These peacemakers dealt with the history of the Arab-Israeli conflict with all the rigor you’d find at a séance, where every bump under the table means what guilt-ridden attendees needed it to mean – a message from the great beyond that Aunt Alice is doing just fine in the afterlife and that she’s forgiven you for stealing money from her purse all those years ago and that you really were her favorite.
The Ouija-board story told by mainline peace activists in the U.S. and their allies in the ecumenical movement was that peace was possible if only Israeli and American Jews would come to their senses, while the relative powerlessness of the Palestinians made them innocent victims who could do no wrong. The notion that the Palestinians had behaved in a way that made peace impossible was simply impossible for them to consider.
Christian “peacemakers” were always telling the Israelis and their supporters that the “window of opportunity for a two-state solution” was closing. Ironically enough, when U.S. President Donald Trump issued a peace plan that told the Palestinians what they needed to do to stop that window from closing, these peacemakers freaked out. That “window of opportunity” rhetoric was meant to frighten Israelis, not the Palestinians.
The story mainline peacemakers told about conflict in the Holy Land was really a story about their own moral and intellectual superiority. The story went like this: If they were the ones (rather than those screwed-up and frightened Jews) who were in charge of Israel, peace would have arrived in the Holy Land years ago. The underlying message of the séance narrative was that mainline peacemakers had the magic wands and spells necessary to bring peace to the Holy Land. The folks who couldn’t keep their own churches (and in some instances, their own marriages) from falling apart had the wisdom to bring peace to the Middle East. They knew nothing, or pretty close to it.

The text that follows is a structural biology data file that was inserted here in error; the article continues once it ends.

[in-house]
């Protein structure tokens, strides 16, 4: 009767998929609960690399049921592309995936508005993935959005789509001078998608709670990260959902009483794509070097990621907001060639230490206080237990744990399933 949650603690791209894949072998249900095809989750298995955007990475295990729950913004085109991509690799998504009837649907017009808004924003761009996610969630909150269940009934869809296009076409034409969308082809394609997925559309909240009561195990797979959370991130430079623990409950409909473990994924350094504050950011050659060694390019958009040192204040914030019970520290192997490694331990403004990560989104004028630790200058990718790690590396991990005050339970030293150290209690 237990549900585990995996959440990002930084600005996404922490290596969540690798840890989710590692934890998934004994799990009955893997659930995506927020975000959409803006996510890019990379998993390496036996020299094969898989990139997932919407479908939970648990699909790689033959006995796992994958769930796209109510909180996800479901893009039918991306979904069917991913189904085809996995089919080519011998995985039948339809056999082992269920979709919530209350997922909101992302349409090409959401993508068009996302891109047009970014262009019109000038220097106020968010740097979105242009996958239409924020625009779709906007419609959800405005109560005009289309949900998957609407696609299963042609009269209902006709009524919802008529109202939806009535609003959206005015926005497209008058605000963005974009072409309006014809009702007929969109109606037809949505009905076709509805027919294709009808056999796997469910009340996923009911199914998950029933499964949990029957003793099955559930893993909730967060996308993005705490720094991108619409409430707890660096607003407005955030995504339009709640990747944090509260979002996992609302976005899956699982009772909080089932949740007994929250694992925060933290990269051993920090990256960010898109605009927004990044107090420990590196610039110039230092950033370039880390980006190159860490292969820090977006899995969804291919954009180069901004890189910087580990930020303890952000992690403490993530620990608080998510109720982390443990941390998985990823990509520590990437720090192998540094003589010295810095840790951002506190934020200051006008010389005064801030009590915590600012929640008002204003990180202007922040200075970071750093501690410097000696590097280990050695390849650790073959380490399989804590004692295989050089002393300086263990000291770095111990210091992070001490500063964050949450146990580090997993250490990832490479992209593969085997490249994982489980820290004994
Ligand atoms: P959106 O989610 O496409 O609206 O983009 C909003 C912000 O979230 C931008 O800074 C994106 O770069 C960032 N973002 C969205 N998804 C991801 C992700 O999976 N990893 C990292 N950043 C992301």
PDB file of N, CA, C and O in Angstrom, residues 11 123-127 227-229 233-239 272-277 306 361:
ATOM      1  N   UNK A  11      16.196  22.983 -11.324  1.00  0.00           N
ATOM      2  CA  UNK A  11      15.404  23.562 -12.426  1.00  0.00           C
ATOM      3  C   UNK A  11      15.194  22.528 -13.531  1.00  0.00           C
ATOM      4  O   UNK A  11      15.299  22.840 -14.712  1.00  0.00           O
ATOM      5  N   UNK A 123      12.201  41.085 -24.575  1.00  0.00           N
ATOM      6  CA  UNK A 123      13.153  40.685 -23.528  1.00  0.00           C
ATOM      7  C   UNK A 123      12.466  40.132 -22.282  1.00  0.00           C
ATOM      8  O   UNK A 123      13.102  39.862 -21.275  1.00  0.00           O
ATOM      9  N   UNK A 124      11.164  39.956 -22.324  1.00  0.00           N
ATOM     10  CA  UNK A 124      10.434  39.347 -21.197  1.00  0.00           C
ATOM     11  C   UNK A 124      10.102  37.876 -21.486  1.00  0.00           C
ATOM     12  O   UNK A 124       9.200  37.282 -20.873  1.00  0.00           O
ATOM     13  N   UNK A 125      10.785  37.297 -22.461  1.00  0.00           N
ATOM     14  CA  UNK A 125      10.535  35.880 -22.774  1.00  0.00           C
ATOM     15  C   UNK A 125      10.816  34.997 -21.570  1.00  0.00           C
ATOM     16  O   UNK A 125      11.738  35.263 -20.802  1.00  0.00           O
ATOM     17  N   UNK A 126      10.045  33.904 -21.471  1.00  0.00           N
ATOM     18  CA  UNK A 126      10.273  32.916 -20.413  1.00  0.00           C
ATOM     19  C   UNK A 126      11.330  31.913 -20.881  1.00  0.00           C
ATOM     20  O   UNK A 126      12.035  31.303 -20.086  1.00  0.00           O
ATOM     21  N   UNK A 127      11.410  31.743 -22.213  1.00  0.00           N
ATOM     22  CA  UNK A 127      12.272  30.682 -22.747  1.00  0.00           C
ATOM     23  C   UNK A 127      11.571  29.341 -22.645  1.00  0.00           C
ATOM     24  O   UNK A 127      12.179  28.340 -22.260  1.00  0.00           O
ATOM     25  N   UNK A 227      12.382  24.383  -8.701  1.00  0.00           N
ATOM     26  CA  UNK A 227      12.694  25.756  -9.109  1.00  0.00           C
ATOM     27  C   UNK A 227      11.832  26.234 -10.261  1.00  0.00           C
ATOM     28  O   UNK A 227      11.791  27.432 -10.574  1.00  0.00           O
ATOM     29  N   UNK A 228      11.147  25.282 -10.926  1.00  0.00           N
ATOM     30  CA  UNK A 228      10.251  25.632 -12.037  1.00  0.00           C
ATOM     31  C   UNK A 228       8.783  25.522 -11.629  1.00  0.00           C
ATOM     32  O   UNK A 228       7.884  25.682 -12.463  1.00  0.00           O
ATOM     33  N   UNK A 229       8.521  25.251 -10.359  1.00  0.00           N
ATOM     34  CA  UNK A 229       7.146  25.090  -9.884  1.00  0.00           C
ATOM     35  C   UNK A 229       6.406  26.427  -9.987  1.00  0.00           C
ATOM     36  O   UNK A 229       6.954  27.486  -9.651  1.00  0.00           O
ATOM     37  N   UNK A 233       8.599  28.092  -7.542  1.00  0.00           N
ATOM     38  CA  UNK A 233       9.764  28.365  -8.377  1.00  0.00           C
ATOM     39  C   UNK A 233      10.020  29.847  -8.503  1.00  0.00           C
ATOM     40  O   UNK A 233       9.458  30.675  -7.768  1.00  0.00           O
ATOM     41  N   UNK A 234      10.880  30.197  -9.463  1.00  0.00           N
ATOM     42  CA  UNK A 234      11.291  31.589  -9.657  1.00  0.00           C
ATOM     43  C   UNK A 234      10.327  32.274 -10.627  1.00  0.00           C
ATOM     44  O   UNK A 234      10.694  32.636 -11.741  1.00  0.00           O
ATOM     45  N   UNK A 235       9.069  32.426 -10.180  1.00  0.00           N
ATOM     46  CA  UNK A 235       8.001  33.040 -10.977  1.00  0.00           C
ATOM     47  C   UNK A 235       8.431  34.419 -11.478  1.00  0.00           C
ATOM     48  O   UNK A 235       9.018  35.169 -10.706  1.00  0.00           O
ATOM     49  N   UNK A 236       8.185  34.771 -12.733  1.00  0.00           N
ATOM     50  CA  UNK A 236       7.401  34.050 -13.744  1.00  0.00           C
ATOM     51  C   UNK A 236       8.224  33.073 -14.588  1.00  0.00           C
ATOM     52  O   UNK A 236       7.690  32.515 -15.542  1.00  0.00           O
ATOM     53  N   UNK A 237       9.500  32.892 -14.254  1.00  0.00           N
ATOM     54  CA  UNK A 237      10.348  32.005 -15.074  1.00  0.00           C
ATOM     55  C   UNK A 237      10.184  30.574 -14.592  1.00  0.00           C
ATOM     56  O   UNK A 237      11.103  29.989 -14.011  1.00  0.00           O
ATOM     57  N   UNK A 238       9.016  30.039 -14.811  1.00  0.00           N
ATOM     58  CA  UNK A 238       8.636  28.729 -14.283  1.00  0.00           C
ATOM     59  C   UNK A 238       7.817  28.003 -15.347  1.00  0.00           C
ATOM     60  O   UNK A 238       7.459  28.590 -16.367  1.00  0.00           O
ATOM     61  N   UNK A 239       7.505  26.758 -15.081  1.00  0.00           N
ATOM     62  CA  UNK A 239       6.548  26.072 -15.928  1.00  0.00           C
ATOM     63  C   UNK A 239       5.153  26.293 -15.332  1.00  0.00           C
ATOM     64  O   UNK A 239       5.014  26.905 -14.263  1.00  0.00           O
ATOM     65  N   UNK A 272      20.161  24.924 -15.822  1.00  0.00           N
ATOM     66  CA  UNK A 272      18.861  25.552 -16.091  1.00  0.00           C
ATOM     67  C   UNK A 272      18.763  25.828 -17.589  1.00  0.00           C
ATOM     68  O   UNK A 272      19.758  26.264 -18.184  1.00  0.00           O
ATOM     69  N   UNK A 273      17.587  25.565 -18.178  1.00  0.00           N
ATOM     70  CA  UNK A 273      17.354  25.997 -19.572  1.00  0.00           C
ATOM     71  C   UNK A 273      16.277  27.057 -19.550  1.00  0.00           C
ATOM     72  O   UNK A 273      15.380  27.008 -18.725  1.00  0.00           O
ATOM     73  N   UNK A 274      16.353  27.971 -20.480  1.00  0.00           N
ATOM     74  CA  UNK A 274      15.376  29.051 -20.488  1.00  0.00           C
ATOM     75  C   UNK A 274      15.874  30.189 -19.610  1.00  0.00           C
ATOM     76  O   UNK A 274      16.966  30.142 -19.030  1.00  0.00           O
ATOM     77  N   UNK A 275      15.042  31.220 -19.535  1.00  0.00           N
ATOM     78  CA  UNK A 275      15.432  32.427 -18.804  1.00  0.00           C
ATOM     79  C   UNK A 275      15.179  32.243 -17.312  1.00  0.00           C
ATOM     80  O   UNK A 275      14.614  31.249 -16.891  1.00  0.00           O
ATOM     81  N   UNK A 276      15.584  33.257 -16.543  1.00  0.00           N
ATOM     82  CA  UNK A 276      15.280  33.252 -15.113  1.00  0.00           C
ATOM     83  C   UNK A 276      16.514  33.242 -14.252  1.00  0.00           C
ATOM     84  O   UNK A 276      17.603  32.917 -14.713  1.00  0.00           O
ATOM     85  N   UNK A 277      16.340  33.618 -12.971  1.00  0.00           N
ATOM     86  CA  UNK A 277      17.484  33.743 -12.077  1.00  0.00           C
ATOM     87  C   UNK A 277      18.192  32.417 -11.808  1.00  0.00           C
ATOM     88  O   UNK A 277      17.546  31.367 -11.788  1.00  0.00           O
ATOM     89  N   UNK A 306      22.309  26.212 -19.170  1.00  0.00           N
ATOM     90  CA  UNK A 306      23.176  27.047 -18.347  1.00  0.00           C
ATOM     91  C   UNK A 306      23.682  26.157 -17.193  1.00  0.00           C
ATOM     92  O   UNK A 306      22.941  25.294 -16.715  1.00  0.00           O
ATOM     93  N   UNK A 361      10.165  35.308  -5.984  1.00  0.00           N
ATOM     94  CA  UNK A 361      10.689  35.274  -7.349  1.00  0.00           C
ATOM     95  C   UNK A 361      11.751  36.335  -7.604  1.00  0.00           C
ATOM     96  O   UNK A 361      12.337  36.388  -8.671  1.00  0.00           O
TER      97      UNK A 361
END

In 2006, just a year after I had started in my current line of work, I spoke at a conference in New York about the evils of the anti-Israel divestment movement. Somebody from the UCC’s Pension Board attended the conference and called me out for mischaracterizing the economic pressure resolution that was passed by the UCC’s General Synod in 2005. I said it didn’t mention Palestinian violence, when in fact it did present a brief condemnation of Palestinian suicide attacks.
She was right.
I was wrong.
Afterwards, I “dialogued” (read: “argued”) with her about how the UCC had gotten the conflict wrong by not taking into account the peace offers that the Palestinians had rejected half a decade before. My dialogue partner was kind enough to say I had an “encyclopedic” knowledge of the conflict. This was basic stuff that anyone who wanted to be a peacemaker in the Holy Land should have known.
The funny thing was that these peace and justice folks were never called to offer a churchly word about human rights abuses that couldn’t be pinned on Jews. It was a sensitive topic for these activists. If you confronted them about their silence in the face of Bashar Al Assad’s murder of huge numbers of people in Syria, or China’s abuse of the Uighurs, they accused you of “Whataboutism,” of trying to change the subject away from Israel’s misdeeds.
It was like confronting a junkie about his habit. It still is.
Jews Not At Fault? No Problem!
Mainline peacemakers are victims of what Philip K. Dick called, in his book The Transmigration of Timothy Archer, an “over valence.” An over valence, according to Dick, is an “idea that once it comes into the human mind [. . .] it not only never goes away, it also consumes everything else in the mind so that, finally, the person is gone, the mind as such is gone, and only the over-valent idea remains.” Citing Jung, Dick writes that once such an idea comes into someone’s head, it never goes away and “nothing new ever happens to that mind or in that mind; time stops for the mind and it is dead.”